In the wake of the Baha Mar debacle, the future of the Bahamas' hotel industry is cloudy. Development on that massive project is at a standstill, and if the Baha Mar morass wasn't enough, several other, smaller properties have gone on the market, prompting concern from locals about what the hotel scene there will look like in coming years.
Gov’t to seek new Baha Mar wind-up delay https://t.co/G5F3yWOYDo— Tribune242 (@Tribune242) May 5, 2016
Abaco Estate Services put the Treasure Cay Resort, Marina and Golf Course up for sale for $59 million in February. And the Grand Lucayan Hotel, which went on the market in March, is set to be sold next month. The 409-acre resort, the largest on Grand Bahama, is being sold in a sealed bid auction by its owner, a subsidiary of Hong Kong-based Cheung Kong Property Holdings Limited. When the sale was announced, the seller said it would prefer to sell the complex as a single transaction, but that bids for individual assets would be considered. Bids are being accepted through June 10.
In an op-ed published in The Bahamas Weekly, Branville McCartney, leader of the Democratic National Alliance, emphasized the need to maintain the islands' hotels and keep them open.
In regard to the Grand Lucayan, he had this to say: "The Bahamas’ tourism product can by no means withstand the fallout of another shuttered hotel property. Now, as the deadline for purchase submissions quickly approaches, the Democratic National Alliance demands that the government come clean about matters related to the sale. What involvement, if any, has the government had in the sale and bidding process of the hotel? Are the potential bidders companies of repute? Have Bahamians been given an equal opportunity to participate in the bid process? Will the property close for any period following the sale? And if so, for how long? And most importantly what will become of the jobs for the nearly 700 Bahamians currently employed there?"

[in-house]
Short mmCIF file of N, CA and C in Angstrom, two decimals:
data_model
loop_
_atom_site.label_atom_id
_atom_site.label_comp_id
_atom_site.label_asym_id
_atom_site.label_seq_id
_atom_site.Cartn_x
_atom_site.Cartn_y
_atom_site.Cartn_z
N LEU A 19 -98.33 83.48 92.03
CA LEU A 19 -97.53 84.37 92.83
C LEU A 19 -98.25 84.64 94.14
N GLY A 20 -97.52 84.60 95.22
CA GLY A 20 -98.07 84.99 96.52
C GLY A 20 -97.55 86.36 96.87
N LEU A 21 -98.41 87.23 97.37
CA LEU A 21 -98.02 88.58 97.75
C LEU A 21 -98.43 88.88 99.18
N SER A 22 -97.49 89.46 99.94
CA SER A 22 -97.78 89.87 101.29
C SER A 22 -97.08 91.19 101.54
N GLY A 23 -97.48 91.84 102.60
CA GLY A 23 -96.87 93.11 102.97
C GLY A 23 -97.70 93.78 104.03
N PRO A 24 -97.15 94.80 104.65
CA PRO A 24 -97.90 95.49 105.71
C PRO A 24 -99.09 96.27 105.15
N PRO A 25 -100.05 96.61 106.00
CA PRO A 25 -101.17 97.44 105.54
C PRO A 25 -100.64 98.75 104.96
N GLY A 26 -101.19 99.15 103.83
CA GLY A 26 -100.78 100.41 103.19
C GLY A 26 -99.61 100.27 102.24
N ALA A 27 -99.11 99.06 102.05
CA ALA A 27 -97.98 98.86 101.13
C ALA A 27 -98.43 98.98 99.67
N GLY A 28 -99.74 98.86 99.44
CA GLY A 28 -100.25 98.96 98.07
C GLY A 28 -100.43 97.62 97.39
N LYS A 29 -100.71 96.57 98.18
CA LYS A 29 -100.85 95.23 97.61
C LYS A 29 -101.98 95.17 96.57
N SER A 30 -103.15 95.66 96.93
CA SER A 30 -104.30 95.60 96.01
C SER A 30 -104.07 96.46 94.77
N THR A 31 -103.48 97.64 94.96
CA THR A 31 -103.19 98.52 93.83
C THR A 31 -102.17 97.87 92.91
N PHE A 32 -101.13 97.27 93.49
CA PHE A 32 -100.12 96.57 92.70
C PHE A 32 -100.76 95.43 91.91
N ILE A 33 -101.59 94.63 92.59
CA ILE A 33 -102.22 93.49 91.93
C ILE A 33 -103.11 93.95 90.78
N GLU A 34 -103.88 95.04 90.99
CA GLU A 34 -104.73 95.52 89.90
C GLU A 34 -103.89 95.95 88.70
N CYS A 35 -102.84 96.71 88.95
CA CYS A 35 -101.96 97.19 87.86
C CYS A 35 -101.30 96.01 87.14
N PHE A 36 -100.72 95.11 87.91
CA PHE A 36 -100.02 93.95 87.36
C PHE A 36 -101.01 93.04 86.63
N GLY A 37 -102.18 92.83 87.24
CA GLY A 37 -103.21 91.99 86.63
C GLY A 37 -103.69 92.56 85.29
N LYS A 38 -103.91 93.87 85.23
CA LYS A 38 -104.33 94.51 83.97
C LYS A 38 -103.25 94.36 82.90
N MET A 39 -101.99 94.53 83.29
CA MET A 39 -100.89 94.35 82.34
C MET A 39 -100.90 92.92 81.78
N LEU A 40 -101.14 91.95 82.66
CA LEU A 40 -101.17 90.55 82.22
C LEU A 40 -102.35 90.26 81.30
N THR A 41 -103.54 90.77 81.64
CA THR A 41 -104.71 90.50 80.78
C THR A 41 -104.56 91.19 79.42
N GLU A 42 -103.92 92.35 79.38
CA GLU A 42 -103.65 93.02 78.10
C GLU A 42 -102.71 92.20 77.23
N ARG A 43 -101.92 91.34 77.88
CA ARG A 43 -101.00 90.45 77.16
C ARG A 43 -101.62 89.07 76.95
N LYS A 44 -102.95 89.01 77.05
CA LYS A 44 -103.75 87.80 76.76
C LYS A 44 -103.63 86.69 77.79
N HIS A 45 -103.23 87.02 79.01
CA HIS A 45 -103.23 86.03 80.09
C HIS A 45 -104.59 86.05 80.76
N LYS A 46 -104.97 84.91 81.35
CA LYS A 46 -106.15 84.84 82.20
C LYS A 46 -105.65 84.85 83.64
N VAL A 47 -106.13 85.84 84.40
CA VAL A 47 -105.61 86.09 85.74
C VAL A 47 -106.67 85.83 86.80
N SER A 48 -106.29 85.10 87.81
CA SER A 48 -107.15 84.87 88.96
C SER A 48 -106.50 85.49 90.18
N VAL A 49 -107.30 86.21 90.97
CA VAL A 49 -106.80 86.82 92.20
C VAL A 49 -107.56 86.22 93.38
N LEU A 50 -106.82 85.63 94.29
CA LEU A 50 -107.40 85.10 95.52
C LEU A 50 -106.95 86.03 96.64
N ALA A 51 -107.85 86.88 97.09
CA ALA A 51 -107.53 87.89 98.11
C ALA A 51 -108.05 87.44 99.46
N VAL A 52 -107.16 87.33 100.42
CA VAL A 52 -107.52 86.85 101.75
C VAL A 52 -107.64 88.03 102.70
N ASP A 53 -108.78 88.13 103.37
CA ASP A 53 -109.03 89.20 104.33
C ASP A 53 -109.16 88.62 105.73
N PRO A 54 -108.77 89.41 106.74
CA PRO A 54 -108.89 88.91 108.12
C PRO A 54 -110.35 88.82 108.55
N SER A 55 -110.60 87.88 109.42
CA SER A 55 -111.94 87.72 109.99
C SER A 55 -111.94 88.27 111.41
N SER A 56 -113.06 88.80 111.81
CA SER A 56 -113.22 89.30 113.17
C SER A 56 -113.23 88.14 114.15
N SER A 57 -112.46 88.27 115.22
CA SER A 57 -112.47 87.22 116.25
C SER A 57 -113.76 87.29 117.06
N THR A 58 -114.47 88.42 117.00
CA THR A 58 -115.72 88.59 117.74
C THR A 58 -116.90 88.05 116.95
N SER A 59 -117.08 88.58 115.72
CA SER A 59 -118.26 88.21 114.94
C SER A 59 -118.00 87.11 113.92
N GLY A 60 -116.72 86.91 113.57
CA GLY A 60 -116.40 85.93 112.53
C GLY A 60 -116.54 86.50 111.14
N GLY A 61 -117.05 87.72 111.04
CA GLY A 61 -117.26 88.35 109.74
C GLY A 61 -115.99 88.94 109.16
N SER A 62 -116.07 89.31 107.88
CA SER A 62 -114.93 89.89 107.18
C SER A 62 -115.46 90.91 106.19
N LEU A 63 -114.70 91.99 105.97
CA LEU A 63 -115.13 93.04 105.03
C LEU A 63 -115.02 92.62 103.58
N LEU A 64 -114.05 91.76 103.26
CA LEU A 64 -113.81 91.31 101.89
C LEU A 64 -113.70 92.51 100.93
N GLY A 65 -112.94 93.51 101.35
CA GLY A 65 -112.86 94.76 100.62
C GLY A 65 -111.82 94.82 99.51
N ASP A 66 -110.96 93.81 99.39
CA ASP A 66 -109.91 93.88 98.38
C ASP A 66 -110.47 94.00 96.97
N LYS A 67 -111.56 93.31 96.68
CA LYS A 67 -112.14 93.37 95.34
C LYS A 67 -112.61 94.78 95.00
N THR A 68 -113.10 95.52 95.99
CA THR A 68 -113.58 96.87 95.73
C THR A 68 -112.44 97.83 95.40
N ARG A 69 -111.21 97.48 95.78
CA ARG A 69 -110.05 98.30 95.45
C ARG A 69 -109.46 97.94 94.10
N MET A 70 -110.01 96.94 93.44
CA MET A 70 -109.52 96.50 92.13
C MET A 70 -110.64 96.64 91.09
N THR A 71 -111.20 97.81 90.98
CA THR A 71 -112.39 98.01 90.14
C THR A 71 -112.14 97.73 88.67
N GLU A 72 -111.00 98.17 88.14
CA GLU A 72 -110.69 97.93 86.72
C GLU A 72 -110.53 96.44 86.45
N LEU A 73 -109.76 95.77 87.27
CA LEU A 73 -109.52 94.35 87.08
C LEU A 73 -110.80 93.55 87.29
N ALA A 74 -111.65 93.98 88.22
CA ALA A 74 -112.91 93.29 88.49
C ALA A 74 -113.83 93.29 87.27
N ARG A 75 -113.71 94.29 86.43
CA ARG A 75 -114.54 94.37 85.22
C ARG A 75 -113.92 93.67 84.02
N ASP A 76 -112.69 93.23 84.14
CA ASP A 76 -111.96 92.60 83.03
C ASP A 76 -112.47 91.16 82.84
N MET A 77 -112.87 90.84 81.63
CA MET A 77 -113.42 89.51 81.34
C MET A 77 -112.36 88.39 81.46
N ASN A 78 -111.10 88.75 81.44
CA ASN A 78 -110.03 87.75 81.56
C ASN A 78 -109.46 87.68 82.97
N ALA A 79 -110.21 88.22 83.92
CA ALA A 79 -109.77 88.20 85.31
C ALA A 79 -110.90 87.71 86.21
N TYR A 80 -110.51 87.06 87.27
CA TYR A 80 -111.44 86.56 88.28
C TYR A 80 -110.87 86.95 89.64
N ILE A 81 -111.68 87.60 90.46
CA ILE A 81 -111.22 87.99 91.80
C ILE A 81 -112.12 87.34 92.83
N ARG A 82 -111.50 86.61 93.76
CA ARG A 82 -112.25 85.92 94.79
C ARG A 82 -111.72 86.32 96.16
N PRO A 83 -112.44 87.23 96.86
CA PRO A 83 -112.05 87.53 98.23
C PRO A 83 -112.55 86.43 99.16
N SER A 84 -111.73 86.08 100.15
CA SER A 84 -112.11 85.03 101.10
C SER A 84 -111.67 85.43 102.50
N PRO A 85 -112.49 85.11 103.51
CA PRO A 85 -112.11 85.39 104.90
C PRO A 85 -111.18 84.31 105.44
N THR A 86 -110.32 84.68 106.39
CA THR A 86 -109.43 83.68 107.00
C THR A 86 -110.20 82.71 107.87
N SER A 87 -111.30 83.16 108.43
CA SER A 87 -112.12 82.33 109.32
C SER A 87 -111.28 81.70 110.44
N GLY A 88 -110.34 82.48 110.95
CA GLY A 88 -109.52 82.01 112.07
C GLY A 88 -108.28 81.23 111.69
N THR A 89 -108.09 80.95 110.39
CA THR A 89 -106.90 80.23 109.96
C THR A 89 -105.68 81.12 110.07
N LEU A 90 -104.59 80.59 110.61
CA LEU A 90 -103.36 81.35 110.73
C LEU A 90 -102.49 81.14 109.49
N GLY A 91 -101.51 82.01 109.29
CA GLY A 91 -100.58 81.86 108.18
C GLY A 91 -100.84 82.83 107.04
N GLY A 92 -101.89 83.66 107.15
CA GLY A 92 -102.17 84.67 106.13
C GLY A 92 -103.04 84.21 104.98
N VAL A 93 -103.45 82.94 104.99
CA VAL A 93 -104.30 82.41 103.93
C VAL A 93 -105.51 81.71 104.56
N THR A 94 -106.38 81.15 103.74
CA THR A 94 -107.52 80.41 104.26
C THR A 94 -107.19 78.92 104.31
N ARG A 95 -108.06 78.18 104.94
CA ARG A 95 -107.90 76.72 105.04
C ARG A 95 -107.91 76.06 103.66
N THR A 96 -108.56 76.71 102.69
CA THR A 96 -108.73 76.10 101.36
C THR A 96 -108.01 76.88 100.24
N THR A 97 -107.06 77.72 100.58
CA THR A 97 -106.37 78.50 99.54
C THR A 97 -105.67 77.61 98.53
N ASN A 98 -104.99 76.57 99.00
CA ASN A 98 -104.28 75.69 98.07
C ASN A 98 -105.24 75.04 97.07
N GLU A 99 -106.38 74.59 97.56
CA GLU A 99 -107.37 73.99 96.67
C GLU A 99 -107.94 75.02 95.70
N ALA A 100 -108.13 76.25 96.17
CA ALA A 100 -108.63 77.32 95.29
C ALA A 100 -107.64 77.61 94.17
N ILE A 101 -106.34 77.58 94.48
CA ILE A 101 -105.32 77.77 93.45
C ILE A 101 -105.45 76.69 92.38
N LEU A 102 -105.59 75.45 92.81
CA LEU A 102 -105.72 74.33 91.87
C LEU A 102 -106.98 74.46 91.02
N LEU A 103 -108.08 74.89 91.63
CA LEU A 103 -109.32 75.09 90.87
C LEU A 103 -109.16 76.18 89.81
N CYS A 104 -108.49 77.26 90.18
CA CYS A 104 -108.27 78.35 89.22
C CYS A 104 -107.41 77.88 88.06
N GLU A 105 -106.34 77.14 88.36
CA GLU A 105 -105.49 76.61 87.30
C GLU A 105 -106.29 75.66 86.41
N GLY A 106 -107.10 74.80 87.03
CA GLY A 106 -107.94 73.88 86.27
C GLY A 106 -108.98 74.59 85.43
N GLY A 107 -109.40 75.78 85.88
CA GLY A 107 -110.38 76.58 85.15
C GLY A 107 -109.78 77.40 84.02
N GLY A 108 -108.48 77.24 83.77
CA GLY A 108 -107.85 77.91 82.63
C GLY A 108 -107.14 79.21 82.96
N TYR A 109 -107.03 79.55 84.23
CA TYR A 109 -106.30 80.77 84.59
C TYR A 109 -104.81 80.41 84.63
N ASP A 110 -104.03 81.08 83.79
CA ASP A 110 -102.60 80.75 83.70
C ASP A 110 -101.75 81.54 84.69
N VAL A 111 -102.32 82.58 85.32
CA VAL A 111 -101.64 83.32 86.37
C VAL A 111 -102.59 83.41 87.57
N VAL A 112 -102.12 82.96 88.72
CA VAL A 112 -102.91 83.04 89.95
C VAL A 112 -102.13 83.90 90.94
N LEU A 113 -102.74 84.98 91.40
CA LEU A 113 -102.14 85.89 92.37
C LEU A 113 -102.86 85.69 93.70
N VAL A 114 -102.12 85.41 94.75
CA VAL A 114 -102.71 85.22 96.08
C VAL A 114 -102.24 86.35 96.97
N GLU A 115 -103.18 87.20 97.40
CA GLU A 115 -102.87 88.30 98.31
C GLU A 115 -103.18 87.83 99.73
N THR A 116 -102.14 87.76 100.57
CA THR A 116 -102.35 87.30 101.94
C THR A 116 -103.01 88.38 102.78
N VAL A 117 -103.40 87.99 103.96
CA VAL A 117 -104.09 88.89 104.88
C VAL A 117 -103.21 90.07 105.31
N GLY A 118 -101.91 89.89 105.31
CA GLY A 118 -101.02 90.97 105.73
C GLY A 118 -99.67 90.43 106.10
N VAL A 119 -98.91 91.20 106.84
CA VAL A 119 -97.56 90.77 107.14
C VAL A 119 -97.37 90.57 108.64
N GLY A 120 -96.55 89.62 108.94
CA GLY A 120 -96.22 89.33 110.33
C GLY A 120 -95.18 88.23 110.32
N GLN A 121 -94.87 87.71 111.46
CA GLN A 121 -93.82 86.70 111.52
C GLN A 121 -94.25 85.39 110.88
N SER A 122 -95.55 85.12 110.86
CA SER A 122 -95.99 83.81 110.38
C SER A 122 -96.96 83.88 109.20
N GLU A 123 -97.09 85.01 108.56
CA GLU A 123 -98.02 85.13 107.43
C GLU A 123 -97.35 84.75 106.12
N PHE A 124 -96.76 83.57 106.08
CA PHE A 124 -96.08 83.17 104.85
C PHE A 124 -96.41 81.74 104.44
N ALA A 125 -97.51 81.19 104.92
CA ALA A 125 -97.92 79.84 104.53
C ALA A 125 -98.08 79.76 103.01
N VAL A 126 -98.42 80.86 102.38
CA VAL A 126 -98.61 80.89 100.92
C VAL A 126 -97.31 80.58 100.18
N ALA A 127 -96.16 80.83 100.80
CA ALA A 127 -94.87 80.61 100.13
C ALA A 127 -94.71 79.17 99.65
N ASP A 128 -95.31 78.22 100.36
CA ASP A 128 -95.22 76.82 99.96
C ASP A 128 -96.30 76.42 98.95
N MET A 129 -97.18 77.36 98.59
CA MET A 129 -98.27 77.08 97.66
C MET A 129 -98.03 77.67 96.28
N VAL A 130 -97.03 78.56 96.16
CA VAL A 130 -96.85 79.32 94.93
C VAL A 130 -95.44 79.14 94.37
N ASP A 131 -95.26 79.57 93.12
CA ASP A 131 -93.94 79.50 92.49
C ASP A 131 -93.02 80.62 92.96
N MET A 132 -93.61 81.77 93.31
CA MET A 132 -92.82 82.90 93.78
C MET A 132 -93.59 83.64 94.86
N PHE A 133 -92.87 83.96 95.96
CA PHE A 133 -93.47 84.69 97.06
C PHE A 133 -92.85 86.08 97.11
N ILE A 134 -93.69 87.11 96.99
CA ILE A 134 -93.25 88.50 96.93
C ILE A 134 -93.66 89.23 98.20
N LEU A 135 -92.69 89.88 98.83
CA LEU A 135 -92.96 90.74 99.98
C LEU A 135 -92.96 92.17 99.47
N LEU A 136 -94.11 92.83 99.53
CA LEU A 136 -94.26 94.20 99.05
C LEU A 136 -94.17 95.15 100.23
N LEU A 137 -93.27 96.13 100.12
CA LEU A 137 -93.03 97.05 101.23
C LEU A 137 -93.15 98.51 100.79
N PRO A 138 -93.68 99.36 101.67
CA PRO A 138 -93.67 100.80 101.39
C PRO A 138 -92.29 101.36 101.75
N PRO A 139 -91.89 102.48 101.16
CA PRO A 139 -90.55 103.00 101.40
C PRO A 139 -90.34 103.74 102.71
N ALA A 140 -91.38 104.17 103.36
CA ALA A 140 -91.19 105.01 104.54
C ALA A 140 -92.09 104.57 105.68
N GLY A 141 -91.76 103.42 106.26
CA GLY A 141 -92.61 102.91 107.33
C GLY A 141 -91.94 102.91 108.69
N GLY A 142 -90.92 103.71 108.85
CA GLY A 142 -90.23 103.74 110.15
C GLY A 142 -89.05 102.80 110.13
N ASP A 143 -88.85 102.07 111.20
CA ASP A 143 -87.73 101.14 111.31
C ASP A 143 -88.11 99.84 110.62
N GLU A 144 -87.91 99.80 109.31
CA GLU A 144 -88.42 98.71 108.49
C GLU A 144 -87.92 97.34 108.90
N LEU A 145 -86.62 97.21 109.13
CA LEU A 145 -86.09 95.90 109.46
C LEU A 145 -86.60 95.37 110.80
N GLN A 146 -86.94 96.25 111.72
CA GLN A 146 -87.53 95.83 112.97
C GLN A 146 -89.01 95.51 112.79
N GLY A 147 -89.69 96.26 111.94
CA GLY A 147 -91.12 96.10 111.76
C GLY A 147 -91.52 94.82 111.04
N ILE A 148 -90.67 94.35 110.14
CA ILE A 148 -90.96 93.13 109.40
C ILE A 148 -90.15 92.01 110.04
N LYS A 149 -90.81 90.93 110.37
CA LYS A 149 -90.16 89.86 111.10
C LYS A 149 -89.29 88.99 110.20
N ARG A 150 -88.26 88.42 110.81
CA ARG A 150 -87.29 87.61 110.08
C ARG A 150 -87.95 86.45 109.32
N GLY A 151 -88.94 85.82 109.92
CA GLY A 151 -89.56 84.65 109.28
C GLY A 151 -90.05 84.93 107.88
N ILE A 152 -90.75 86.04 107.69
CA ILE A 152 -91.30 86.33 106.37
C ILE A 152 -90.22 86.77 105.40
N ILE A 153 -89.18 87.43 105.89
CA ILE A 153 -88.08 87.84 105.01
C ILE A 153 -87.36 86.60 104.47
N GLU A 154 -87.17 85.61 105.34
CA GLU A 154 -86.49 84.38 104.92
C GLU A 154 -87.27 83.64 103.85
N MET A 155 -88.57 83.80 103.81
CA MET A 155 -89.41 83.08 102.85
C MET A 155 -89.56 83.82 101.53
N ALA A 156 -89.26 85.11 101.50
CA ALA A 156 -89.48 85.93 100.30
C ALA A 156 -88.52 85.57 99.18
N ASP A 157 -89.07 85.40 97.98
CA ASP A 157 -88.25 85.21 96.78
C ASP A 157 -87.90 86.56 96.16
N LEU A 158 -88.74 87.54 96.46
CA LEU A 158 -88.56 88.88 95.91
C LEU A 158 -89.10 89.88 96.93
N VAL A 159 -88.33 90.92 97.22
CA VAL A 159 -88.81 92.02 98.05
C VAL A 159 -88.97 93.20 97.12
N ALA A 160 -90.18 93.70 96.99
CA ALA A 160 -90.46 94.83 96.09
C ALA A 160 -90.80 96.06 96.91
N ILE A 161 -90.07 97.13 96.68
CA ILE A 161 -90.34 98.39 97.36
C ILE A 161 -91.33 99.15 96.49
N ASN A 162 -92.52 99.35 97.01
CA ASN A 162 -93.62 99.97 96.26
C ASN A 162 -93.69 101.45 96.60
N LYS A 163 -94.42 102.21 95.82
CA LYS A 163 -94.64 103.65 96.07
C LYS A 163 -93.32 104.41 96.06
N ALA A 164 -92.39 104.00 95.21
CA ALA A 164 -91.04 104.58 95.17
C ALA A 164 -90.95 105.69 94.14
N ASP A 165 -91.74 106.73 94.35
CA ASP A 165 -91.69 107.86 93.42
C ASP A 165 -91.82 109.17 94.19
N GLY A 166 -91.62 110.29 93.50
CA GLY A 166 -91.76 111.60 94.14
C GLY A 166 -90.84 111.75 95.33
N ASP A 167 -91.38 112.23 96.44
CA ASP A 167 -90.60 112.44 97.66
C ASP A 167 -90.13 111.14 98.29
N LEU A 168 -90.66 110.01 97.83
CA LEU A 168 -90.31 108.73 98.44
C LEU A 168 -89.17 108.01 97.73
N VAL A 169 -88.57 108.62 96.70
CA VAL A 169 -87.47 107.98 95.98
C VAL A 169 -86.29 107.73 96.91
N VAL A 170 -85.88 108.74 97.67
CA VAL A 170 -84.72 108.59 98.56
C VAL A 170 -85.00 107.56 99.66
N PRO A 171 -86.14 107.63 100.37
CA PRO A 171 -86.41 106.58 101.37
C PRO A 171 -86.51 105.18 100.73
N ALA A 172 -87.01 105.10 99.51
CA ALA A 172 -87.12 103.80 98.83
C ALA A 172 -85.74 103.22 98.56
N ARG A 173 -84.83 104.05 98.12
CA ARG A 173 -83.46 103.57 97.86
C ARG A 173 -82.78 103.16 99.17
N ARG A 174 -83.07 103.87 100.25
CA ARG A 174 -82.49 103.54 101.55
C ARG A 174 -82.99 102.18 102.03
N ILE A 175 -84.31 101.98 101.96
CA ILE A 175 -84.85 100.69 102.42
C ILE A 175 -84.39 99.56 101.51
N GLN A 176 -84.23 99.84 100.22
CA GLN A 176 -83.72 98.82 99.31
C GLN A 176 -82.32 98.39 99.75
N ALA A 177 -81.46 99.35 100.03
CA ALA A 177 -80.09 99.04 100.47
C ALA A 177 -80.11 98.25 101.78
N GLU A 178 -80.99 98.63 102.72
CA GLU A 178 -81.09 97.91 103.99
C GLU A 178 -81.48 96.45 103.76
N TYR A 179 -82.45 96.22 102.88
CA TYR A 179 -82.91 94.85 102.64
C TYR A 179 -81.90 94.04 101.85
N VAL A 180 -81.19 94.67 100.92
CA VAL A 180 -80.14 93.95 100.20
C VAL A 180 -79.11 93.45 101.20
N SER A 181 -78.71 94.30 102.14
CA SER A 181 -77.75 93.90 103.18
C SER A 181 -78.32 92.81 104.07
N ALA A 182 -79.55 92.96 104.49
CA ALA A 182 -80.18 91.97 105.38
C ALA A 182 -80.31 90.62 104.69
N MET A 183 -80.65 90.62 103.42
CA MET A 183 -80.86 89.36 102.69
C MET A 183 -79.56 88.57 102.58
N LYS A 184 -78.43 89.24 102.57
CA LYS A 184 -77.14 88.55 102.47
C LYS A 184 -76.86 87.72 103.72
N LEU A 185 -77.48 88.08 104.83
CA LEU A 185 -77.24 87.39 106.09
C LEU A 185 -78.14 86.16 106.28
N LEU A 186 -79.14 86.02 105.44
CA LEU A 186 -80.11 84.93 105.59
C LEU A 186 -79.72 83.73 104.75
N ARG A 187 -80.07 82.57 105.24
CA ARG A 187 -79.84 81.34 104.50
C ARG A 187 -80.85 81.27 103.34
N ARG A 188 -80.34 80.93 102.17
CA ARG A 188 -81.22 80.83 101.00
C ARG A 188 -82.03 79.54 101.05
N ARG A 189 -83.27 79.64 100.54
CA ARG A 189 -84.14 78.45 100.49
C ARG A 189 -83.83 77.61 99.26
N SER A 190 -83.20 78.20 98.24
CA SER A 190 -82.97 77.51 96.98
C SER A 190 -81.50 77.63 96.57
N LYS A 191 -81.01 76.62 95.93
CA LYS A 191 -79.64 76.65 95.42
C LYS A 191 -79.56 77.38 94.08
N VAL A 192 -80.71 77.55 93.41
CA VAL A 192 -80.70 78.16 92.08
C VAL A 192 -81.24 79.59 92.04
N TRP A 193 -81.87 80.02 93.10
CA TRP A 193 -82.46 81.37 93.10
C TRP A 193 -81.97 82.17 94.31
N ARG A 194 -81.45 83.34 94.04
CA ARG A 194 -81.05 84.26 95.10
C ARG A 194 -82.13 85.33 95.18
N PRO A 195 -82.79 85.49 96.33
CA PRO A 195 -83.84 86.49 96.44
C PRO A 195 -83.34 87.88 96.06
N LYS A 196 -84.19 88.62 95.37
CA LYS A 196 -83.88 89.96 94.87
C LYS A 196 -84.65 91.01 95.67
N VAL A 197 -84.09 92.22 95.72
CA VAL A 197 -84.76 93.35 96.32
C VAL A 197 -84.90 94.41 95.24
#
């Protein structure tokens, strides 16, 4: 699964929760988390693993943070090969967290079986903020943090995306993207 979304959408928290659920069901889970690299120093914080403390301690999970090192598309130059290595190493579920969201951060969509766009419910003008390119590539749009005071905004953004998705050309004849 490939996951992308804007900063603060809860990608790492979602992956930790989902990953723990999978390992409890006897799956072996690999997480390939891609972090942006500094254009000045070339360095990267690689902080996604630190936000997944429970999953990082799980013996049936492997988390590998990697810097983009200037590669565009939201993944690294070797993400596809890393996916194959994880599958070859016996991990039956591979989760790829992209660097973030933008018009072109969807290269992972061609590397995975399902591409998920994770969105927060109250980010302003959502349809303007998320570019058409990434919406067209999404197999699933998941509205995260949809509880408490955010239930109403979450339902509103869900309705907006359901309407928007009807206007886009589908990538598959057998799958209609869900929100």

Back to the Baha Mar, whose empty shell still looms over the islands. The $3.5-billion project collapsed last year in a quagmire of Chapter 11 bankruptcy, compulsory liquidation and, most recently, court-appointed receivership. In April, Sarkis Izmirlian, the CEO of Baha Mar, reached out to the principal financier of the development, the Chinese Export-Import Bank, to resume his role as the principal developer and owner of the resort. Izmirlian reportedly claimed that he would provide the necessary funding not only to make sure that the bank would not be required to take a discount on its debt, but that all unsecured creditors would be paid off.
The new proposal assumes that he would not only take over the existing $3.5-billion investment, but would find an additional $1 billion in financing—which includes the estimated cost for the completion of the development, working capital for approximately six months and debt servicing costs.
In spite of these properties going on the market, other hotel brand companies are still looking to expand their footprints in the islands.
Choice Hotels International's Ascend Hotel Collection, for example, announced the addition of the Hope Town Harbour Lodge in the Abacos, a chain of islands in the northern Bahamas, to its growing Caribbean portfolio.
And Warwick Paradise Island Bahamas, a $28-million investment project by Warwick International Hotels, is set to open this summer. The 12-floor, 244-room all-inclusive resort was designed by Washington, D.C.-based Perkins Eastman.
The Baha Mar crisis struck a major blow to the islands' hospitality industry, but with international developers showing interest in other projects, it's likely that hotels will rise again—with a leaning toward the boutique side rather than grand resorts.